Wednesday, June 19, 2013

Petoskey stone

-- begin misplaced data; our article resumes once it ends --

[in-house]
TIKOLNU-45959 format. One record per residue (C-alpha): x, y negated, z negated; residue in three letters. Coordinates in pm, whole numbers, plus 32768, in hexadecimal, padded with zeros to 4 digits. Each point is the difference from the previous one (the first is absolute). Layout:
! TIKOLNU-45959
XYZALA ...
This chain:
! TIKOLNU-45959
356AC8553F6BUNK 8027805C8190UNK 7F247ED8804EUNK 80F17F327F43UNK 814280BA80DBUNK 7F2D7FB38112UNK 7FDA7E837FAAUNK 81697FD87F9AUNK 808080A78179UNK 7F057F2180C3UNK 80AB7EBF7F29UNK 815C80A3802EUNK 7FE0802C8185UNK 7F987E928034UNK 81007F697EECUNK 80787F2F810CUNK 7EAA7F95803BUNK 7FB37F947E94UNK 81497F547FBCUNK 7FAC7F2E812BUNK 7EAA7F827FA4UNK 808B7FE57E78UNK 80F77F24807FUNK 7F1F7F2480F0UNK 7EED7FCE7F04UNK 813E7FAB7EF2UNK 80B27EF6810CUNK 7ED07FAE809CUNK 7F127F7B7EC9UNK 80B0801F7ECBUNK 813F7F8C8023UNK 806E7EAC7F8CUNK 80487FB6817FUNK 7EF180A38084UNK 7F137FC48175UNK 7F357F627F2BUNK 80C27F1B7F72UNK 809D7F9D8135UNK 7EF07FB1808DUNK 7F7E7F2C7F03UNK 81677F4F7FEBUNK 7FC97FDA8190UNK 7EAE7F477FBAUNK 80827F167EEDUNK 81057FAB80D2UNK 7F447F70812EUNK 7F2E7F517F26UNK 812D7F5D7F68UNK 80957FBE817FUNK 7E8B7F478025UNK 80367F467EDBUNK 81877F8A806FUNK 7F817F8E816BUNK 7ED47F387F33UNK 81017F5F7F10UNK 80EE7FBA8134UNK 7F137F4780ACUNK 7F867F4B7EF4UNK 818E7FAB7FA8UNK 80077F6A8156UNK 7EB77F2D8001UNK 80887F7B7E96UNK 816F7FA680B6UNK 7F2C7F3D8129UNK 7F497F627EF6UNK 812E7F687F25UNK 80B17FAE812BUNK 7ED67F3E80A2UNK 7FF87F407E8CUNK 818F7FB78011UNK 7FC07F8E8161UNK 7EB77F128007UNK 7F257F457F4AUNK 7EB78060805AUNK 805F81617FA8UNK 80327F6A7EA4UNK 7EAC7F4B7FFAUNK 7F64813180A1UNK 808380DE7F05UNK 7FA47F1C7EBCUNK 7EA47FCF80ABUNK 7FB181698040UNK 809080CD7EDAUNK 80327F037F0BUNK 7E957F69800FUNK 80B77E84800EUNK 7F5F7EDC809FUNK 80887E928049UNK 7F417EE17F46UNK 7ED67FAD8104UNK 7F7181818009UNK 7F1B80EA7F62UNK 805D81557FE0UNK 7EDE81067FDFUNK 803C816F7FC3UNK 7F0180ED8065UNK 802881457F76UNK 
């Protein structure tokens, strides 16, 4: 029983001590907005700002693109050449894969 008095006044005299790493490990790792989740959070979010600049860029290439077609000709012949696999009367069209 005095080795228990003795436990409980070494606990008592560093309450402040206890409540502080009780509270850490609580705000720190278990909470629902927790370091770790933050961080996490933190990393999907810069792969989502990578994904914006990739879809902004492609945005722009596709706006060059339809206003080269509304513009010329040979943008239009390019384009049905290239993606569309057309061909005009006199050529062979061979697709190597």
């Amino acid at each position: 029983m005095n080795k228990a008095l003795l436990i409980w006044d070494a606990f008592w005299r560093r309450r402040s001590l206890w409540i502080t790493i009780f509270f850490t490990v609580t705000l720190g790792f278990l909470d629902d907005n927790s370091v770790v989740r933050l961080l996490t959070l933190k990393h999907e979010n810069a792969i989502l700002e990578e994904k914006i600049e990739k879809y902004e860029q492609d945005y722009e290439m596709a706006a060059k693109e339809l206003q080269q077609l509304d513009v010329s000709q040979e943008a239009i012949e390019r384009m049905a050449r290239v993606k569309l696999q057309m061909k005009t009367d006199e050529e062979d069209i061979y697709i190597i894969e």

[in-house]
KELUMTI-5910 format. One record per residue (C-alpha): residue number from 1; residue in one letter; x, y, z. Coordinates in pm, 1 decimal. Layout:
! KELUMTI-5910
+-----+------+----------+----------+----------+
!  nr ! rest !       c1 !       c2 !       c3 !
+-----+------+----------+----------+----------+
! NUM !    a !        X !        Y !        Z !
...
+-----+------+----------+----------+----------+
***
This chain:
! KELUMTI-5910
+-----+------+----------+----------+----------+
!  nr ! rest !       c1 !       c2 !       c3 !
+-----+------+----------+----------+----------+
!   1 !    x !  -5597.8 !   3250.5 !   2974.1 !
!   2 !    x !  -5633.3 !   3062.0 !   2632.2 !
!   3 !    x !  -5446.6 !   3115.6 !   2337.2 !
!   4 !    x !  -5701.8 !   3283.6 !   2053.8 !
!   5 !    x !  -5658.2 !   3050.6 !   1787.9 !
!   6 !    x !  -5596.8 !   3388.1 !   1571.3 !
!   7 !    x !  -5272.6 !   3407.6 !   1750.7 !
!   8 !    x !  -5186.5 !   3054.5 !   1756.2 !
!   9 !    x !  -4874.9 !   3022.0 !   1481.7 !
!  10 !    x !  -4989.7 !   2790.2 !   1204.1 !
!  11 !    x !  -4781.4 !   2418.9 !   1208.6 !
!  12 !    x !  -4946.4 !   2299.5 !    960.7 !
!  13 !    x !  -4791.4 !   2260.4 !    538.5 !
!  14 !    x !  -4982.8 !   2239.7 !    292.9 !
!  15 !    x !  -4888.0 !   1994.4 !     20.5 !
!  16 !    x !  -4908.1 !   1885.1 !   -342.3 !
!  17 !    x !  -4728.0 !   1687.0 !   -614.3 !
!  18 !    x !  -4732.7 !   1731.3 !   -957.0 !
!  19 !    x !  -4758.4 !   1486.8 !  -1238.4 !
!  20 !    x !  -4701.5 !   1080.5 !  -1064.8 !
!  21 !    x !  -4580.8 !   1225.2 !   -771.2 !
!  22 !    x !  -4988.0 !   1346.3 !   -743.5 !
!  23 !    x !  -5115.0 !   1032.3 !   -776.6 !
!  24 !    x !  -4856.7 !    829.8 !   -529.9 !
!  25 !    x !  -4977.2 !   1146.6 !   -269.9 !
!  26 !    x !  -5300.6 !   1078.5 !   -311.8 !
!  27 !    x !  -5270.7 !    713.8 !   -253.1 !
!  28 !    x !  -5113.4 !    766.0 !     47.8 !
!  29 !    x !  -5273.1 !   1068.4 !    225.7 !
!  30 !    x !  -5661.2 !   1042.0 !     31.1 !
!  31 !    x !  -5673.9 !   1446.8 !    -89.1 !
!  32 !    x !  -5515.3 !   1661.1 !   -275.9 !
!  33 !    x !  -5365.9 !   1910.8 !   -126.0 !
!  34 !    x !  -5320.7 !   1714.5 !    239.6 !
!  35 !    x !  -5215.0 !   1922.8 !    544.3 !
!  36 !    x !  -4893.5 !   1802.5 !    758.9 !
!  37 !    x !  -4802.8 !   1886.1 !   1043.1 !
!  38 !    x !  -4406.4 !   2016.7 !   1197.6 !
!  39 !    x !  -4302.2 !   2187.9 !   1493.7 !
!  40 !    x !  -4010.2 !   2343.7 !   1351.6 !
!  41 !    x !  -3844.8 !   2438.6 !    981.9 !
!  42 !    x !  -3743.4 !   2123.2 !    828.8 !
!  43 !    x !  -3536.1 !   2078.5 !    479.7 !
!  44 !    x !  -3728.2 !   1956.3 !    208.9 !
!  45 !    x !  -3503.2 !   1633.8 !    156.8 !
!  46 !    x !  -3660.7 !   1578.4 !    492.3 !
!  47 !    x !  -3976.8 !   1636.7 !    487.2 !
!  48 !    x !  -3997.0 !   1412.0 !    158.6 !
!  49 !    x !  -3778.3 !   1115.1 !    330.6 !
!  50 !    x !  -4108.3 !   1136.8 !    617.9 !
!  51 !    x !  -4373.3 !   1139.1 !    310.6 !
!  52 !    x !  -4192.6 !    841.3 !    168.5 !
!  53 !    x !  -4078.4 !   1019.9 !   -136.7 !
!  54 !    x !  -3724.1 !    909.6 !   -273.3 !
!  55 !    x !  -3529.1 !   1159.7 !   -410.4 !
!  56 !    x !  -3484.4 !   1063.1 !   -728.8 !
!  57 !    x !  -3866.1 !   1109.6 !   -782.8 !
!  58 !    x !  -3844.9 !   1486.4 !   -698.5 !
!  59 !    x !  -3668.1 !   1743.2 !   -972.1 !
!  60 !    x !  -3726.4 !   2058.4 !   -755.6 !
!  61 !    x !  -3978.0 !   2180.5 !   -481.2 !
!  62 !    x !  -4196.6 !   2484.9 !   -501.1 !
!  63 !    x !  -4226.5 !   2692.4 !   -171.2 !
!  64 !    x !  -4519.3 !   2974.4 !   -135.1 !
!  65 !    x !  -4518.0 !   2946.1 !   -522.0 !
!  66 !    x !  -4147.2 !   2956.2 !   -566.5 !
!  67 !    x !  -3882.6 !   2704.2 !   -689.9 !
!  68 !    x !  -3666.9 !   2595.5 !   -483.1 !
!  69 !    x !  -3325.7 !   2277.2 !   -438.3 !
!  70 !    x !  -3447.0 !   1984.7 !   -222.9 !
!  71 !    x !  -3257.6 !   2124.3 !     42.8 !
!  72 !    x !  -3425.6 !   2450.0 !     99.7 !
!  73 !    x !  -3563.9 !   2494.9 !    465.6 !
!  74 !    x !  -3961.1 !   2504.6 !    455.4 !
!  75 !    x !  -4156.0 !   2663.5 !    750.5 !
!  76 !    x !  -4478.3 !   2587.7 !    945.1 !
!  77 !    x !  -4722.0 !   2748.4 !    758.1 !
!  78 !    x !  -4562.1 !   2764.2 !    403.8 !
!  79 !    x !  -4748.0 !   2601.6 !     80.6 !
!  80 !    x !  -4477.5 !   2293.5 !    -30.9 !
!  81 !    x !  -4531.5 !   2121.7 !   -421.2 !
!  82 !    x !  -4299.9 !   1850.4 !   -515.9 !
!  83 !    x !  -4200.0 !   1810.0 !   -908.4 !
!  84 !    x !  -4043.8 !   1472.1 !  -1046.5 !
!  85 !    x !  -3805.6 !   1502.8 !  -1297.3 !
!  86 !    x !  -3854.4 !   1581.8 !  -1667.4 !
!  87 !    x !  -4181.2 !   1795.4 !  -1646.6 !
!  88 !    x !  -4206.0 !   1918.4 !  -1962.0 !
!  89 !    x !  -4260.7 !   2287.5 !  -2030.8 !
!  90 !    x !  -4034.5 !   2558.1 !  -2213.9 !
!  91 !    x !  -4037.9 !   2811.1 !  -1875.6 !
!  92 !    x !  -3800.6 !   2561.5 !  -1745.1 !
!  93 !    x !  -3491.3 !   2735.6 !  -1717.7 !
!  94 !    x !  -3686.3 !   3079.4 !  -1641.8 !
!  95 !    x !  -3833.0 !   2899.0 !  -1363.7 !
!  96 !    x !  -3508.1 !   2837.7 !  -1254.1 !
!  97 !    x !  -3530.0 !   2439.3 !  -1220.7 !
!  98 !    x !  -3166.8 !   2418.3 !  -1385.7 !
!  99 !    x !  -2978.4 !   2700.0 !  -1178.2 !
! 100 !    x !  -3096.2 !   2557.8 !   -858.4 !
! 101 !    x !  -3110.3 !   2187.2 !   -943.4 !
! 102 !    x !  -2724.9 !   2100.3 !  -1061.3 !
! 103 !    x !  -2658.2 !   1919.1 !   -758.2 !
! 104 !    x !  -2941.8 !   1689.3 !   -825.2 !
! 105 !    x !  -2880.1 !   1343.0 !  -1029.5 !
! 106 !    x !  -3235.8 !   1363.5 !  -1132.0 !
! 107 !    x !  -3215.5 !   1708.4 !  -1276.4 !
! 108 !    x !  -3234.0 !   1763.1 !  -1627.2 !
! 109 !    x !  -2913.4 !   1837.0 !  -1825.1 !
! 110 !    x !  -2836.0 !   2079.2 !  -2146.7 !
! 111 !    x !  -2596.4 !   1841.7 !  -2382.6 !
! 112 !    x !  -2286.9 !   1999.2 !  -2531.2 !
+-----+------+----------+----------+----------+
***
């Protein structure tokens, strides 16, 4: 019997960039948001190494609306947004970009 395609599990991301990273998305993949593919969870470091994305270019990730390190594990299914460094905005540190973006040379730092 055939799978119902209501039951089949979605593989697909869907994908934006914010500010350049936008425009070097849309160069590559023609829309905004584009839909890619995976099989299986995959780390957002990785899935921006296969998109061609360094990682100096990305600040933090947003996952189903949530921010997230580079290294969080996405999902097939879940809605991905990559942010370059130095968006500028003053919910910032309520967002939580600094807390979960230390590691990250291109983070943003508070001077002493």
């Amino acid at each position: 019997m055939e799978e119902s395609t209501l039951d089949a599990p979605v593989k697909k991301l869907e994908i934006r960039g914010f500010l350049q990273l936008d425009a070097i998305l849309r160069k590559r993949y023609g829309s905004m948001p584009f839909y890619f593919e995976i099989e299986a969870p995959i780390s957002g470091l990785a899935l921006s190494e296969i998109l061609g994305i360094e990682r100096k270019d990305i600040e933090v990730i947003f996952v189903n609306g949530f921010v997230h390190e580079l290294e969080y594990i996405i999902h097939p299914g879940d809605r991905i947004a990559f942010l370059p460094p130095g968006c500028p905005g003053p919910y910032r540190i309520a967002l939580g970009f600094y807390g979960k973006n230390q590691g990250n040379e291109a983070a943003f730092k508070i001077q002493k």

My Dad was here for a week and we spent our time organizing and consolidating my files. But the first day of his visit, we went through my keepsakes. I sent some home with him, set some aside for my Mom, mailed some to my sister, and found a few more treasures I wanted to add to the cabinet in my room. When my friend Sue came by yesterday, I showed her that Dad and I had reorganized the display and pointed out a small polished stone in the front. As I reminisced about receiving it from our neighbor Mr. Lanach when I was small child, Sue picked it up and held it in her hand. "That's a Petoskey stone," she said, thereby identifying the mysterious stone that had been in my possession for more than 40 years! Petoskey stones (IMAGE ABOVE) are fragments of a coral reef that was originally deposited during the Devonian period. Glaciers plucked the stones from the bedrock, ground off their rough edges, and deposited them on the shores of Lake Michigan. The movement of the lake ice during the winters exposes new Petoskey stones at the water's edge each spring. Like the one I have, they are often polished to bring out the distinctive mottled pattern of the six-sided coral (Hexagonaria percarinata). The name of the stones – and that of the city of Petoskey, Michigan - comes from Ottawa Indian Chief Petosegay, whose mother named him after the rays of sun that fell upon his newborn face. The word means "rising sun," "rays of dawn," or "sunbeams of promise."

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